Thankery

holloway overhung with ancient trees n Cornwall

Being thanked is in some ways harder than giving thanks. It can feel a little awkward to be so gratitued. Over-demonstrative hanky-thankery, I think, can seem down-right gratitewd. When it gets to the point where special thanksgivery is required, that’s pure gratefulishness. I mean, just say your peace and sit down — don’t act all thanktified, whether you’re in a thanktuary or not. Otherwise, some thanker management might be in order. Of course, one can expect things to get a little out of hand during a thank holiday, but it’s important to stay thanguine and greetful toward all one’s relatives, however much private thangst one might be feeling. That’s why we feast! It’s all about the gratitouille, the celebration of harvest and plenty — for which, and because of which, we all must be great-full.

Woodrat Podcast 30: Giving Thanks

holloway overhung with ancient trees n Cornwall

I pestered family and friends this Thanksgiving and Black Friday/Buy Nothing Day with a simple question: what are you thankful for? Responders included my Mom and Dad, my brother Steve, his daughter Elanor and his wife Pamela, who checked in with us on (American) Thanksgiving Day via a Skype video connection from Newfoundland; and my friends Natalie d’Arbeloff, Chris O’Brien, Deb Scott, Phil Coleman, and Beth Adams.

Several people have asked me what I’m thankful for — a fair question. Too many things to count, really, but first and foremost: all of you. Thanks for reading (or listening), thanks for the gift of your presence and for the inspiration of your own example as writers, artists, or citizens of the planet.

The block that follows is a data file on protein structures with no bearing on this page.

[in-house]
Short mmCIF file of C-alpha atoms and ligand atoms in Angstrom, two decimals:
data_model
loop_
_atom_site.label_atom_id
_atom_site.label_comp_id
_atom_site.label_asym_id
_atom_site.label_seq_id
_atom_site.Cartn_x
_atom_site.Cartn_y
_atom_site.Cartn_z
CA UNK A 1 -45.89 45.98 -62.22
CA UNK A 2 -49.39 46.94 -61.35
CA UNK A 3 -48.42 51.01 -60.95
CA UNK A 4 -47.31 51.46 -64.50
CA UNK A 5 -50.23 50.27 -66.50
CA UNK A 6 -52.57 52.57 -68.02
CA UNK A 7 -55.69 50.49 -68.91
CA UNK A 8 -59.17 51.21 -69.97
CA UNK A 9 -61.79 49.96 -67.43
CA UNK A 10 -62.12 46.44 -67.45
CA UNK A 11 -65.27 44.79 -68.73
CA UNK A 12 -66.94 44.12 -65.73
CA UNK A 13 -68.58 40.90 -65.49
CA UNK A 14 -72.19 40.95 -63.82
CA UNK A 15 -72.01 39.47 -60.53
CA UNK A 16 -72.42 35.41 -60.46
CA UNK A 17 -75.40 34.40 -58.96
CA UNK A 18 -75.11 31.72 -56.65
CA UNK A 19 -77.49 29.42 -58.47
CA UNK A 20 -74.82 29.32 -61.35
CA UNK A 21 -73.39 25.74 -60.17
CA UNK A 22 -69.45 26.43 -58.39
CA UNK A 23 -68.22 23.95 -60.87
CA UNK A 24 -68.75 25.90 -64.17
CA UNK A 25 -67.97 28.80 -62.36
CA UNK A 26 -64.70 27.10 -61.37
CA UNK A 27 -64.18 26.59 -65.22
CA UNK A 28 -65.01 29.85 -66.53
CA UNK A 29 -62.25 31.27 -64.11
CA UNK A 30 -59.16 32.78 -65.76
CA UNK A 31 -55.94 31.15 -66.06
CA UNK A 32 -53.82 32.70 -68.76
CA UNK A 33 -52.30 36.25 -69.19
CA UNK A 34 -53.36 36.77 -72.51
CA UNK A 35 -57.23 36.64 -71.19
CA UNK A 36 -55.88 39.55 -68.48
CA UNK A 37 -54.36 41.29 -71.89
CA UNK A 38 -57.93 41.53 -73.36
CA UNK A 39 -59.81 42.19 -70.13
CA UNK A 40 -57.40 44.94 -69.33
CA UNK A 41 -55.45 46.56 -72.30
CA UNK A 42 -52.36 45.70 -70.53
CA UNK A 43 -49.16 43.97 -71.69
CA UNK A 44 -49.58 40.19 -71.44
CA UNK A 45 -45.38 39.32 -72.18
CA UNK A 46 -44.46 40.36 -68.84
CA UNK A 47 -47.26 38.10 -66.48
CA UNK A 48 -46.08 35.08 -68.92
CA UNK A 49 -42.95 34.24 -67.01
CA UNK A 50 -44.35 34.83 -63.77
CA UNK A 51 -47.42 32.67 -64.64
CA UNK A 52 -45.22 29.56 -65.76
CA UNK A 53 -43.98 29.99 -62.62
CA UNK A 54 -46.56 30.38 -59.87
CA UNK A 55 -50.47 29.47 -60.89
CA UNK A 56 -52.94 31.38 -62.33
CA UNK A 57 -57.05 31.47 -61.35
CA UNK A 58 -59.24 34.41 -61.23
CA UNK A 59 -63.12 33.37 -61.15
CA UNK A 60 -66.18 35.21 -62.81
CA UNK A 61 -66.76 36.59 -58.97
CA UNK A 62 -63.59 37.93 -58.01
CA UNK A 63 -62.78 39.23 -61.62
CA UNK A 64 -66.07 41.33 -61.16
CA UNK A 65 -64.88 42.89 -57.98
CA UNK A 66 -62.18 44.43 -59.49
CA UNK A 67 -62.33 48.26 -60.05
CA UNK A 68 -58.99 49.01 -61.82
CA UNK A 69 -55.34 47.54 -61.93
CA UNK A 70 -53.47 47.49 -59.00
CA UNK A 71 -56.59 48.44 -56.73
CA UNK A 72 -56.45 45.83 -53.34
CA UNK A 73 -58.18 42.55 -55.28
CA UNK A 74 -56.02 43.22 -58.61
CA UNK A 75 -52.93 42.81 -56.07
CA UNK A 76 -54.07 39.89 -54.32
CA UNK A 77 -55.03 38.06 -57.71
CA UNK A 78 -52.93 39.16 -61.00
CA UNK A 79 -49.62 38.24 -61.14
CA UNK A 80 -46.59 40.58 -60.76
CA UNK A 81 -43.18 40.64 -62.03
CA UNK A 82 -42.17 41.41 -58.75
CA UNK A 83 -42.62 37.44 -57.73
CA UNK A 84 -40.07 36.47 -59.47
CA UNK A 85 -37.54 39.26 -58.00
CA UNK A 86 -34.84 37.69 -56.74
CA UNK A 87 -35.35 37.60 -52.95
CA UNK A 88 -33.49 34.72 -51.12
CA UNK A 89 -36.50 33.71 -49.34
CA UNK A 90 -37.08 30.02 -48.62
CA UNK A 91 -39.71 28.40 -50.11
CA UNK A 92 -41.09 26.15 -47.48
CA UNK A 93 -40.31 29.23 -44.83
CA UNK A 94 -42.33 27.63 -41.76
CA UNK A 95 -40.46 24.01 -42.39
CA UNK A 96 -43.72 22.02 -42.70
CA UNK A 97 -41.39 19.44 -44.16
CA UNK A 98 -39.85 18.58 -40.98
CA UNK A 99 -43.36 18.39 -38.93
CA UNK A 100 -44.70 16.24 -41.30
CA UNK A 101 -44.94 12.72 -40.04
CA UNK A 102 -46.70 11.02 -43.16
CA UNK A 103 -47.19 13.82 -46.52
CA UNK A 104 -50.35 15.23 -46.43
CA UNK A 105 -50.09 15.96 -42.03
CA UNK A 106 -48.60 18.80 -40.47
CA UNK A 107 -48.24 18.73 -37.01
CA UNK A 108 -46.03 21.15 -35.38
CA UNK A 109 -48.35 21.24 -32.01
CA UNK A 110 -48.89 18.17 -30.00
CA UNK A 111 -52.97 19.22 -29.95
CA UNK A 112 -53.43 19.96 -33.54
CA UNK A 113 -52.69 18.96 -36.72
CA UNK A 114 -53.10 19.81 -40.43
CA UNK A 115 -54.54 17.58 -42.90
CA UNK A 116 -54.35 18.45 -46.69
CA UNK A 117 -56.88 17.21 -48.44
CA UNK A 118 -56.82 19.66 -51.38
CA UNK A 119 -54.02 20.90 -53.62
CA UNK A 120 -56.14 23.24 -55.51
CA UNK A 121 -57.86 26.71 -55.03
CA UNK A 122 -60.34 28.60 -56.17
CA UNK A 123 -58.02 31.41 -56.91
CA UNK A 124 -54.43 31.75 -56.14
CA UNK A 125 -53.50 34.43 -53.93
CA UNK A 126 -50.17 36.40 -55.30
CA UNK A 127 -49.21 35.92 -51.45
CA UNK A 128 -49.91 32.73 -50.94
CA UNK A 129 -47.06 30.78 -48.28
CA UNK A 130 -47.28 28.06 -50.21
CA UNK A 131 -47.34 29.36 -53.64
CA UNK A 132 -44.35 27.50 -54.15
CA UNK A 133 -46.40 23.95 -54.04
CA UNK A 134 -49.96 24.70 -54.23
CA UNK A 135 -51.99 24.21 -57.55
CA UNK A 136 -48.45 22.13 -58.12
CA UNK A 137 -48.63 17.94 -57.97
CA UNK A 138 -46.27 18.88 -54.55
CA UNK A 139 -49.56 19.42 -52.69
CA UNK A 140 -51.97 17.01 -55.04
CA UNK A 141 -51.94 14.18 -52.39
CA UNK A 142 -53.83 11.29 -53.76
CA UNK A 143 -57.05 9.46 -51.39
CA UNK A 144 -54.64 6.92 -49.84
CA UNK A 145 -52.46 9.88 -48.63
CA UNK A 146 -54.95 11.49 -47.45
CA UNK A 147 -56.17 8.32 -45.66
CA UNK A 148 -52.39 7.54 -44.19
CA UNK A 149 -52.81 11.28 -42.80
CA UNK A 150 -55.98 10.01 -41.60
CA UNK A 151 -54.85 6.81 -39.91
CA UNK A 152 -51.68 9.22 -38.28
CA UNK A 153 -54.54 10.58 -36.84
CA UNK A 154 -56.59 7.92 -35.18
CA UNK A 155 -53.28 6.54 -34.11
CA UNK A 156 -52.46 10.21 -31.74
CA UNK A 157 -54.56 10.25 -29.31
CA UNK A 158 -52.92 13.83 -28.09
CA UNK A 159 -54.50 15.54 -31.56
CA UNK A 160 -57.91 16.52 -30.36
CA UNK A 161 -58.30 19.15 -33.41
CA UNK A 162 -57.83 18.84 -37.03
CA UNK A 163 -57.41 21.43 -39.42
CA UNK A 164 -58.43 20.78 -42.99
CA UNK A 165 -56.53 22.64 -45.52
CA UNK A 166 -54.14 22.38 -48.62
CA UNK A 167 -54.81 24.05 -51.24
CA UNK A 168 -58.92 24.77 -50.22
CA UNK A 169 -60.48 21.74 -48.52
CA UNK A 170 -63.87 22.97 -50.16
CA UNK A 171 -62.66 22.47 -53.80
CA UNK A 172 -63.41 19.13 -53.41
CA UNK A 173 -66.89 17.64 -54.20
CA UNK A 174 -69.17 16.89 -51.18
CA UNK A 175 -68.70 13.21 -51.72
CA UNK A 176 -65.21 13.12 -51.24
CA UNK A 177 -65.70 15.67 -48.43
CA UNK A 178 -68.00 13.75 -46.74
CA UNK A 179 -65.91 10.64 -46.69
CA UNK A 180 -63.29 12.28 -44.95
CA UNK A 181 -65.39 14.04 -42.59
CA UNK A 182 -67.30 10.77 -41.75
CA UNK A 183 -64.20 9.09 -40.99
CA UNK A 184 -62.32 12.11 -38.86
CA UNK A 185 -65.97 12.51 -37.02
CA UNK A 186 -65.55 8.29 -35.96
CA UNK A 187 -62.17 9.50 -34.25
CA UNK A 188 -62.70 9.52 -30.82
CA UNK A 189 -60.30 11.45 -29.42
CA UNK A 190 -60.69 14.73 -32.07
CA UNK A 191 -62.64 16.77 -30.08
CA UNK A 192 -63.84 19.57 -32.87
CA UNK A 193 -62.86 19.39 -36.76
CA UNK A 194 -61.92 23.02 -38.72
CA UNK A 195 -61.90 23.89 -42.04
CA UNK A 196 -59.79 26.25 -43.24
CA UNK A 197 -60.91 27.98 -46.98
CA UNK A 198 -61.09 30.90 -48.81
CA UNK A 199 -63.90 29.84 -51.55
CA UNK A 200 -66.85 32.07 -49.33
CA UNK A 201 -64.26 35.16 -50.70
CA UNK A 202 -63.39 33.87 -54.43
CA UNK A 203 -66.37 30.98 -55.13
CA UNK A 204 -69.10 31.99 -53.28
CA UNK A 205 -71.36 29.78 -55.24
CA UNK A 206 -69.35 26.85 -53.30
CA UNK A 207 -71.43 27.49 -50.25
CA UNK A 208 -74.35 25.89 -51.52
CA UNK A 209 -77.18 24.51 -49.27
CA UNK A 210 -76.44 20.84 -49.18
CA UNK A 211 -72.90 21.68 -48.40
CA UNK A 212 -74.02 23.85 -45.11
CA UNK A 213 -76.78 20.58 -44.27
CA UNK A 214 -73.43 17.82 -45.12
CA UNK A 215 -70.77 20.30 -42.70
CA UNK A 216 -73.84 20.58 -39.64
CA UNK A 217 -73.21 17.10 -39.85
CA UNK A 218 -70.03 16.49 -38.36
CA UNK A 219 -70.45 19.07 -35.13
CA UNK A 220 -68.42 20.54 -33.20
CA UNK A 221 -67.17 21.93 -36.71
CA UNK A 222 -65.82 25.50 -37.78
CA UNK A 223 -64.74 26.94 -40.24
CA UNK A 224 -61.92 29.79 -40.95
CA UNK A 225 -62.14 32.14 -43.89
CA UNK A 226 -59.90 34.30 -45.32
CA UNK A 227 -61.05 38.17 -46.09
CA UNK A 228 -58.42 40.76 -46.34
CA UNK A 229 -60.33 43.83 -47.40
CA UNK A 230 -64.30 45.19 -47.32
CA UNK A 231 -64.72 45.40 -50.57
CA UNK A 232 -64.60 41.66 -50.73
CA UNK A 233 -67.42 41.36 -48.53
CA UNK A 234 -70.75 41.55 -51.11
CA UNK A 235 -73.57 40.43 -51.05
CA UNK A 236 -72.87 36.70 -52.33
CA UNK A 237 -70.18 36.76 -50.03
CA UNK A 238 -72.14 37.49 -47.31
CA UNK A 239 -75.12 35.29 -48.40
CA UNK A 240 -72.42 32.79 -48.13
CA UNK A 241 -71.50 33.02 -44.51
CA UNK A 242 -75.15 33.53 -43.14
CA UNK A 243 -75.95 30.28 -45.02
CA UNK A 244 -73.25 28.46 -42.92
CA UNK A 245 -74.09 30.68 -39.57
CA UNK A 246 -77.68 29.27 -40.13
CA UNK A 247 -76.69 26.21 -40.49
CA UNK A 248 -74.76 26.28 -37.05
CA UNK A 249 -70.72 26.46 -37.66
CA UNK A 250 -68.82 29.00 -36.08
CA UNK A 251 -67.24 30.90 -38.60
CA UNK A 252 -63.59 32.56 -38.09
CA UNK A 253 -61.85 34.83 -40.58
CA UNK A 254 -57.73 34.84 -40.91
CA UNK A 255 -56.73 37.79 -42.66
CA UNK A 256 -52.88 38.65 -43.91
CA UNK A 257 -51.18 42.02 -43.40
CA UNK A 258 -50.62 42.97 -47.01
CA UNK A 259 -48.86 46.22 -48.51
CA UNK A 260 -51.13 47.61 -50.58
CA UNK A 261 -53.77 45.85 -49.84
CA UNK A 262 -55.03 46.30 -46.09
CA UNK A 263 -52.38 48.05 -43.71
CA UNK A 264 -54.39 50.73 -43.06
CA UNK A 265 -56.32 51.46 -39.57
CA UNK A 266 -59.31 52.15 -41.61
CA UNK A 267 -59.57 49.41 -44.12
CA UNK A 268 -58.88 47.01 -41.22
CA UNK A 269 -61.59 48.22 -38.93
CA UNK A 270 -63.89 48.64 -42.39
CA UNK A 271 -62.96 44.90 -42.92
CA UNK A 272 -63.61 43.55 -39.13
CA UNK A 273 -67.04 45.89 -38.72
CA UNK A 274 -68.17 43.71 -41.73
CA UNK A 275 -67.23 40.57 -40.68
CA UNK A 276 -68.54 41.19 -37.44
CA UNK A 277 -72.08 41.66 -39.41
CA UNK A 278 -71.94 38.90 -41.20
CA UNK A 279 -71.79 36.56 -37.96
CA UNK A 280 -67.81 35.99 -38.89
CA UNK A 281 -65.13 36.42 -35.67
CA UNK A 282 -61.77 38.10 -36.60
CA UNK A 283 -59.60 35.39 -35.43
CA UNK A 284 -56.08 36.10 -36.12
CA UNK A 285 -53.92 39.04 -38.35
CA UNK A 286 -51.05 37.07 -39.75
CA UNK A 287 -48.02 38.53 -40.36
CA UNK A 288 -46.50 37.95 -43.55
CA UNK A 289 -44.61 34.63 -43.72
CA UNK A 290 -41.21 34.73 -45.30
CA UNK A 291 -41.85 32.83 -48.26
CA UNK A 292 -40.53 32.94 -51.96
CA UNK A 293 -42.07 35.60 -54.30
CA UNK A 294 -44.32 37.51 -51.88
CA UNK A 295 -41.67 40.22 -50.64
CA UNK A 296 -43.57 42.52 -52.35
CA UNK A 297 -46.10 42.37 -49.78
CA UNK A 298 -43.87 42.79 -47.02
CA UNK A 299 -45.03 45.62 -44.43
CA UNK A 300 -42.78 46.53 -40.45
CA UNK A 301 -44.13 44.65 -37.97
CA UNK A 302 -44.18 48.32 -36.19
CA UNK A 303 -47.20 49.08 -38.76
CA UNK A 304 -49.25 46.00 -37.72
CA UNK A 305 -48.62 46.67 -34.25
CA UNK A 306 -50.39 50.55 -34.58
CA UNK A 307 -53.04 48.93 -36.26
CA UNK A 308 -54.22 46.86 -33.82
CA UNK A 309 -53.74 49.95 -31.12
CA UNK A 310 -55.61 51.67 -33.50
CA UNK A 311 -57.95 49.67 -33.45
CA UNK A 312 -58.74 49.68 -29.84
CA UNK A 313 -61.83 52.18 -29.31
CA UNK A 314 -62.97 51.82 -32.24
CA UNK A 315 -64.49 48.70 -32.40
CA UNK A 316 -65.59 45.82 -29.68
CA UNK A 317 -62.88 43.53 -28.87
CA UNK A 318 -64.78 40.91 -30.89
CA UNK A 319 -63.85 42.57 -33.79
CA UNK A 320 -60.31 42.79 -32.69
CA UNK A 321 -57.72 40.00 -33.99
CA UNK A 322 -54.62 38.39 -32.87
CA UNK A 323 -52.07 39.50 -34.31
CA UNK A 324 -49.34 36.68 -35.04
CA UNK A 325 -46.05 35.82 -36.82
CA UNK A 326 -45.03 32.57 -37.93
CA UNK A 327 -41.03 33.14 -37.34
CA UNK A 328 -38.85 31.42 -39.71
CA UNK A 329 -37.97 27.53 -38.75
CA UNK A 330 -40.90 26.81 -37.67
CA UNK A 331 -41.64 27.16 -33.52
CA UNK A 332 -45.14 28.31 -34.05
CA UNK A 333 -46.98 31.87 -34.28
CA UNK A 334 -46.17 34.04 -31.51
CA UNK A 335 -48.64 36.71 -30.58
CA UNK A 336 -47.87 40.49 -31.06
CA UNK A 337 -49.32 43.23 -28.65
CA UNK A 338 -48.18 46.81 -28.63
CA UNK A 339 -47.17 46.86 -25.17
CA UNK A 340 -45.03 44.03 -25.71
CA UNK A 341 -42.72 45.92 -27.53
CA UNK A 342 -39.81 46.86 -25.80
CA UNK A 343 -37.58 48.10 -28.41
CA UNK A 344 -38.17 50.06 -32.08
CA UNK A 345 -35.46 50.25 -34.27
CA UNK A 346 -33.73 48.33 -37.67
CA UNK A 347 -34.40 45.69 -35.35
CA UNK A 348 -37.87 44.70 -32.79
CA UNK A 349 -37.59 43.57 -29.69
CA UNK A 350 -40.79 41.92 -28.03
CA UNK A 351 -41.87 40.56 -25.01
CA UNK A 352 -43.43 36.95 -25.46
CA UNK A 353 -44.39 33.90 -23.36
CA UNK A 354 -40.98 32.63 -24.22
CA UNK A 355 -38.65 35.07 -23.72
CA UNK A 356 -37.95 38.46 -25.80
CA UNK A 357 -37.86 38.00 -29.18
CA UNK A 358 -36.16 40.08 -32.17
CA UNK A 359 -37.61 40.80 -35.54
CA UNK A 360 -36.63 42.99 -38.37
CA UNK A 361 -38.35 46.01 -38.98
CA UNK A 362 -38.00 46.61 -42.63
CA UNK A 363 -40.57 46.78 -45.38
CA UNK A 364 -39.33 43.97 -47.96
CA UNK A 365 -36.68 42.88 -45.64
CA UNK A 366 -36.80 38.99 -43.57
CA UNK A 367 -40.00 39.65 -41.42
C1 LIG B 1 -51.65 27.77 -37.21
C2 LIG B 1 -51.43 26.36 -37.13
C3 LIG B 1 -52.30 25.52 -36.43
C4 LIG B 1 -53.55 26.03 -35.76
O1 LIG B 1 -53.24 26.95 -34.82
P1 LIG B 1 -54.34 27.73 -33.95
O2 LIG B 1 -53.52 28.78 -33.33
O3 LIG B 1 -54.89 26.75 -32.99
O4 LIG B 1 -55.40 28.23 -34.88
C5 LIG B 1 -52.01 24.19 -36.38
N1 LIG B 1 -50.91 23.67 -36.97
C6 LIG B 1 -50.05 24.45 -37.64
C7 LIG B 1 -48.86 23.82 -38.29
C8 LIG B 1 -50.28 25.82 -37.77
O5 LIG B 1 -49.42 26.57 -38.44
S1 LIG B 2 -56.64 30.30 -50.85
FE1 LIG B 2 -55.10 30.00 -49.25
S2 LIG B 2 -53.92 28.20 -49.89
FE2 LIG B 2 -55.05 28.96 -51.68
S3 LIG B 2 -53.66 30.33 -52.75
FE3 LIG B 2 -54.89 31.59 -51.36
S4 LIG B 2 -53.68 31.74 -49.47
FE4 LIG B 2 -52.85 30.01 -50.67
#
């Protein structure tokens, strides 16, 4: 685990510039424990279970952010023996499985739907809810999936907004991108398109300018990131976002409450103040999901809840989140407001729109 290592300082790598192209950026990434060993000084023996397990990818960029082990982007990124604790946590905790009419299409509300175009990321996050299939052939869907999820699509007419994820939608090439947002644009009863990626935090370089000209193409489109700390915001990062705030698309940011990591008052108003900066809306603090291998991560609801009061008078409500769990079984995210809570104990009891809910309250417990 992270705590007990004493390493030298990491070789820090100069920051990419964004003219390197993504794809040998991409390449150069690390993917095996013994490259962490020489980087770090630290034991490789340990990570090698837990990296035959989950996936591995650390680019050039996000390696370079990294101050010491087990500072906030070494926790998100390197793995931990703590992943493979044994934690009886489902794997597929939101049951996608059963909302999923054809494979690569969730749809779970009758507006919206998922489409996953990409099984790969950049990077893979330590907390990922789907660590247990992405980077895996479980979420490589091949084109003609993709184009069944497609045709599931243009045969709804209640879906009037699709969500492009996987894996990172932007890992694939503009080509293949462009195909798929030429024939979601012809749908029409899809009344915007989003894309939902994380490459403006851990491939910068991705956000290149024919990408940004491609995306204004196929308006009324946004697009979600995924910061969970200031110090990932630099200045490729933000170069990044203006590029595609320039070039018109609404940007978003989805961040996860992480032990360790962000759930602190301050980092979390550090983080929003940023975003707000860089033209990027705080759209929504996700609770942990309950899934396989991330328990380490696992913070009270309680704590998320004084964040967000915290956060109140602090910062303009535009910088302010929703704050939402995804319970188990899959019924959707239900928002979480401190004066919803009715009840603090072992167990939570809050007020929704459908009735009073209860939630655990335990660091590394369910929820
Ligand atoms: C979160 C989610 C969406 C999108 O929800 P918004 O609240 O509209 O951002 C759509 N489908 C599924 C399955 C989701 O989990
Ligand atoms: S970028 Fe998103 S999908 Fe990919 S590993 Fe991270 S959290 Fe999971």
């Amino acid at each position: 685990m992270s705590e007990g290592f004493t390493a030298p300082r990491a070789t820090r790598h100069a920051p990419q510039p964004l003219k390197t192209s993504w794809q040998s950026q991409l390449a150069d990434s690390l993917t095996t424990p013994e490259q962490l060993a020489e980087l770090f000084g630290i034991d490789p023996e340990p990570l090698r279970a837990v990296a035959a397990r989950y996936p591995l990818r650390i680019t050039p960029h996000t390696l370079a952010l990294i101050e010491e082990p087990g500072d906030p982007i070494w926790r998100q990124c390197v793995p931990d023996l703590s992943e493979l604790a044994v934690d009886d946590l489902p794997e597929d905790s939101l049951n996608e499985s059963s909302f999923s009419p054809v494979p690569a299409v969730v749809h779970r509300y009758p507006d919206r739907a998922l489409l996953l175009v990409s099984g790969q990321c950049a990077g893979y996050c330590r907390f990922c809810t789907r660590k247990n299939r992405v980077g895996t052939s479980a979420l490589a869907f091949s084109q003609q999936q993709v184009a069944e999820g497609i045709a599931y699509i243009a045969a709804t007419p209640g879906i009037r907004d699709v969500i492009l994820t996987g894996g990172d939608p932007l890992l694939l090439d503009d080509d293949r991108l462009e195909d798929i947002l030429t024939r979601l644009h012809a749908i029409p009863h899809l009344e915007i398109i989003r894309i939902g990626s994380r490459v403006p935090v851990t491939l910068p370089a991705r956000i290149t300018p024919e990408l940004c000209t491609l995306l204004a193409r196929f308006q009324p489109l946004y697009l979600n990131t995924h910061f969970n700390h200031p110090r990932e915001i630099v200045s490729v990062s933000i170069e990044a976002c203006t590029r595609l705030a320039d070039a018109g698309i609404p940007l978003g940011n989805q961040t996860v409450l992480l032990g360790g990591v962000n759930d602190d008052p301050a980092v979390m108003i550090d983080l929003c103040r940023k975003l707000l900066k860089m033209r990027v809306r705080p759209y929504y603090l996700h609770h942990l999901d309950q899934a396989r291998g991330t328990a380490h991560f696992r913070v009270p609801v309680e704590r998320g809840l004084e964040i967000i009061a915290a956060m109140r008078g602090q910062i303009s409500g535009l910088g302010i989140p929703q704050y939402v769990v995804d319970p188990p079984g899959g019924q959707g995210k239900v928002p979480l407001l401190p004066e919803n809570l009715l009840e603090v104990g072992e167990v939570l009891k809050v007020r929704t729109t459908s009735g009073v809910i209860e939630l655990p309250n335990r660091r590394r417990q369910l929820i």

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Theme music: “This noise,” by Innvivo (Creative Commons Attribution-Noncommercial-Share Alike licence)

Postprandial

holloway overhung with ancient trees n Cornwall

The feast: more than a meal, it’s flesh at its most opulent surrounded by a nimbus of starches and sweets, by anticipation and ceremony, by cacophony and prayer. If fast is a holding firm, feast is a letting go — but no less a ritual for that. Certain foods must be served in a set order. Belts must be loosened along with inhibitions. First the table must groan under the weight of the food, then the eaters must groan as they attempt to rise. The boundary between pleasure and pain must be breached — especially on a feast of thanksgiving. You can say grace before any meal, but Thanksgiving’s mandatory excess imparts a visceral understanding of the cost of consumption: something has to die that we may live.

Walking it off
through the night & fog
the dazzle of home